One of the things I have said often in speeches and written about is that the best two-word explanation for marijuana prohibition is bad journalism. You’ll hear that again, and again.

There are so many examples of that. Don’t get me started.

I remember, for example, when I was at NORML, there was a really terrible article in The Washington Times which tends to specialize in articles about marijuana in particular. So I called up the reporter and said, “Could I send you some material that contradicts the party line?” She said, “Oh, I’d love to see it, but that, you know, there’s really no point in it. I was just given this assignment. I probably will be writing about it again.” But what I had to do was to call the drug czars office and get them to say something. And that was journalism dealing with marijuana. You know, it doesn’t matter whether it’s true or not. And this went on for decades.

One example of how this thing worked was I was in Amsterdam at the Cannabis Cup – this would have been in the early 1990s – and Morley Safer, who was a really great reporter in those days, was there and he interviewed me on the street. So we were trying to talk over a lot of street noise and everything else. But we had a pleasant exchange. I said I live around the corner from you in Washington, D.C.. I really did. I lived about a block from the CBS offices in Washington, D.C. So I said, yeah, we could talk there if you would like.

His response was, “Well, there’s no point in it because this is a location shoot in Amsterdam.” Now, this isn’t safer. I’m not knocking 60 Minutes, or anything else. This is just simply the way it operated.

One of the other things that happened fairly often was some other article that could be good or could be bad … usually bad. And so you call him up and ask if we could provide you some information about marijuana? Well, we don’t really do many articles about marijuana. And, you know, it was clear that they were inhibited either by explicit instructions or simple fear. I mean, self-censorship is in many ways a much bigger problem in our world than the government’s censorship. However, the government’s ability to actually shut anybody down is very limited, but huge pressures can in fact shut people down; particularly regarding the marijuana issue for decades that they simply wouldn’t report on.

You got the idea that basically what they were saying to you was we would be embarrassed to report on it too often. And I used to joke that there was more smoke than sex in closets because it did marijuana whirl with reporters who smoked marijuana and then couldn’t write about it. Finally they can write about it today without fear, but for the most part, they still don’t. The spigot is still running. The latest research is still being reported. And the other day, monkeys or mice, you know, they gave them way too much. (If your mouse, or your monkey, smokes too much marijuana…)

For more of Dick’s rants about the legalization of marijuana, and CBD, click here.

There is a really long history of this. Why? Because the National Institute on Drug Abuse, for the most part, funds only marijuana research that will make marijuana look bad because they are the National Institute on Drug Abuse. Any illicit use of a drug is by definition the government’s definition abuse. You cannot simply use marijuana, as far as the federal government is concerned, because it’s a schedule one drug. So if you ain’t using it, you’re abusing it.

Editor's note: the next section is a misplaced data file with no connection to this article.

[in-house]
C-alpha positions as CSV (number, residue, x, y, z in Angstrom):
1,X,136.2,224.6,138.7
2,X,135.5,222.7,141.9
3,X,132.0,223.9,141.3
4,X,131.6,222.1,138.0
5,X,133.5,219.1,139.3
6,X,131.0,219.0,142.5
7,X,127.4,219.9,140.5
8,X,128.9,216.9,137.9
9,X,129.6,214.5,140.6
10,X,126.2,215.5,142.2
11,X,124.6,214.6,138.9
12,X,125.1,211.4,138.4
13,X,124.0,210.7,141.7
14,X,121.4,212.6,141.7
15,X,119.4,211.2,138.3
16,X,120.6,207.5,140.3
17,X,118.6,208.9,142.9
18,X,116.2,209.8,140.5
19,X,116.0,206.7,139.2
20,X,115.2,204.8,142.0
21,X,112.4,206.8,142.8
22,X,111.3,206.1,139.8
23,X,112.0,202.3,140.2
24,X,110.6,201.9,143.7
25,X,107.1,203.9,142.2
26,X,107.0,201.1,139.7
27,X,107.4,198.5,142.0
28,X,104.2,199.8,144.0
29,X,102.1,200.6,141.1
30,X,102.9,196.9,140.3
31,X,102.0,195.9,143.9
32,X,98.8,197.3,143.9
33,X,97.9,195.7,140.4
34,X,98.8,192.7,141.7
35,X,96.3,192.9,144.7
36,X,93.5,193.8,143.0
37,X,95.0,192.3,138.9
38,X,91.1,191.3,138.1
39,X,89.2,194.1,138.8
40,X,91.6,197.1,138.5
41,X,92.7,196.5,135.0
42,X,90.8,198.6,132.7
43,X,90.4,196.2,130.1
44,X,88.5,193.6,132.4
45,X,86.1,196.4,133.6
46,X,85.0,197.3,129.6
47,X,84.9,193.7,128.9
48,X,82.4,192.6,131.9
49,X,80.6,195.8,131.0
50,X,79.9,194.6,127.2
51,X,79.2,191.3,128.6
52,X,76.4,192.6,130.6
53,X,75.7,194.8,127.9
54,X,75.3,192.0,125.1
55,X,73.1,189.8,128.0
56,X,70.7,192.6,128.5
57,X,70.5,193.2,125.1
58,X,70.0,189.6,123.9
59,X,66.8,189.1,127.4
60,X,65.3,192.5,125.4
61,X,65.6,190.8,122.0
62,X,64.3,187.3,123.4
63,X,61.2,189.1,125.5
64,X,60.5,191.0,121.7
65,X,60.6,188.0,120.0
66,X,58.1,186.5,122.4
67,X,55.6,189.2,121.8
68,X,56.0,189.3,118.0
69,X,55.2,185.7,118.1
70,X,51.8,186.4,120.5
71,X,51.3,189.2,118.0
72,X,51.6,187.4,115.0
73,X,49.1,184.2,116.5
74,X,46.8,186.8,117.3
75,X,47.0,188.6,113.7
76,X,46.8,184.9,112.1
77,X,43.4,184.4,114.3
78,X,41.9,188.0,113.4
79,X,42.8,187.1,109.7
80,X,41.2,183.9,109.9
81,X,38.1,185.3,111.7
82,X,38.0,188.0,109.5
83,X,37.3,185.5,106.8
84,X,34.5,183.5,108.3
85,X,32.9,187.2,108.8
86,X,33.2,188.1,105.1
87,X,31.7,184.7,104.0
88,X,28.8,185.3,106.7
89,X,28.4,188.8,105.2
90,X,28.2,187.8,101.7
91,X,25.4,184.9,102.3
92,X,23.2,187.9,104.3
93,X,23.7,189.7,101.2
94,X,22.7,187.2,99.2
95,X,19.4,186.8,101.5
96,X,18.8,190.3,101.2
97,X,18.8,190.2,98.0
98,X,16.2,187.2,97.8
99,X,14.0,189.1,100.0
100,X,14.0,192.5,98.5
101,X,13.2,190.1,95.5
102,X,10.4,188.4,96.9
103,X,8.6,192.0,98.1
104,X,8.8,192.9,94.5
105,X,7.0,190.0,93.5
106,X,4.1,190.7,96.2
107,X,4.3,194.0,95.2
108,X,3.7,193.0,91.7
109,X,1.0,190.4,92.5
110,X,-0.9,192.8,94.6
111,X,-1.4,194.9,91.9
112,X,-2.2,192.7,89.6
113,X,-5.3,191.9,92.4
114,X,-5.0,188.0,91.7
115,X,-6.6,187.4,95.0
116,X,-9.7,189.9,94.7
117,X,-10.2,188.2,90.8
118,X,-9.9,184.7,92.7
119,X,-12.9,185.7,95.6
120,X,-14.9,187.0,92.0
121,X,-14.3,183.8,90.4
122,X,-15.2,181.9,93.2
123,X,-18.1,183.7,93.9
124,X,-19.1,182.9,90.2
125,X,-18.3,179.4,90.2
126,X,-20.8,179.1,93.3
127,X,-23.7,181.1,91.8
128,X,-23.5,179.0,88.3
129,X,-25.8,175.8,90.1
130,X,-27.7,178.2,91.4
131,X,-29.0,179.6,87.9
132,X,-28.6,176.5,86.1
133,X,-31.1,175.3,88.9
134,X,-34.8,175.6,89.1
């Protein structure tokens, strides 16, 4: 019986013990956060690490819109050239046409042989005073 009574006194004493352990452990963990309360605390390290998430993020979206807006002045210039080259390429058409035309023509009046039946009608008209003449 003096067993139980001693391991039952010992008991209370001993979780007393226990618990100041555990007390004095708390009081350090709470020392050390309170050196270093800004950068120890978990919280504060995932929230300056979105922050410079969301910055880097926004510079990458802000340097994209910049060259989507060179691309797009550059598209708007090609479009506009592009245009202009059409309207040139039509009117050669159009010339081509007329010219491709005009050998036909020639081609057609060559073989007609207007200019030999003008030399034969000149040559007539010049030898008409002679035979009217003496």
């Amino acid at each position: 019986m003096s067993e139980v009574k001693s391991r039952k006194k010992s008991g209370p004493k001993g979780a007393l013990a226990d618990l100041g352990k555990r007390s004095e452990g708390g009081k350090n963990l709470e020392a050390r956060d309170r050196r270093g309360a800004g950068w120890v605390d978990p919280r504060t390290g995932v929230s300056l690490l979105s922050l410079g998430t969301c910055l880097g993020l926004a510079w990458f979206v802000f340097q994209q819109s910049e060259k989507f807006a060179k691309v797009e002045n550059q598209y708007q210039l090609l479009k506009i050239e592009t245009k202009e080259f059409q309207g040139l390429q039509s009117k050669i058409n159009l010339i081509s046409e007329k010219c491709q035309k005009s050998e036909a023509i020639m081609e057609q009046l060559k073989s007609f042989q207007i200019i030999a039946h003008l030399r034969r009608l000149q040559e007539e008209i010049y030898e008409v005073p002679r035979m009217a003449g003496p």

Who says? Well, NIDA, President Trump, the Democratic Party establishment (until just recently). I can hardly wait till they all can say: Wow, we have always been in favor of legalizing marijuana. Just like we are always in favor of gay marriage and we are always in favor of whatever senator, or whoever we’re always in favor of. Oh, yeah. They’ve always been. This is something that isn’t mainstream media per say. I mean, it’s Fox News, which is a huge organization that has something like 25 percent of the total viewership. Are they mainstream? How are they not?

And the fact of the matter is that for the most part, the one thing Fox News and MSNBC, CNN and all the others have in common is that they won’t talk about the drug war. They won’t talk about marijuana prohibition. The people on MSNBC can go into great scholarly length about everything that Donald Trump has ever done wrong. Somehow they don’t ever get around the marijuana prohibition. Look, we only arrested 600,000 people last year for marijuana prohibition. You know, that’s way down. It really is. But it’s still going on. Nobody believes it to be happening anymore. Nobody thinks people should be arrested for marijuana prohibition. Six hundred thousand people a year. And you will not find that one more quick today about that, is it? When I got to NORML in 1992, the previous national director had done some real homework and found out how many arrests were going on. Yeah, we put out a press release about how many arrests and it was totally ignored.

So what I did was start at the bottom (Of course, in those days we actually use things called paper to send out communications to people and they have fax machines and all that sort of thing.) We were very high tech. We would put the numbers on how many arrests there had been that year. It took years for anyone to ever mention that on the mainstream media. We could not get them to report on the number of people being arrested. You will hear, oh, fake news … you know, the left wing, the right wing media. Where do they all meet together? At the DEA.

Richard Cowan is a former director of NORML, and co-founder of CBD Seniors.


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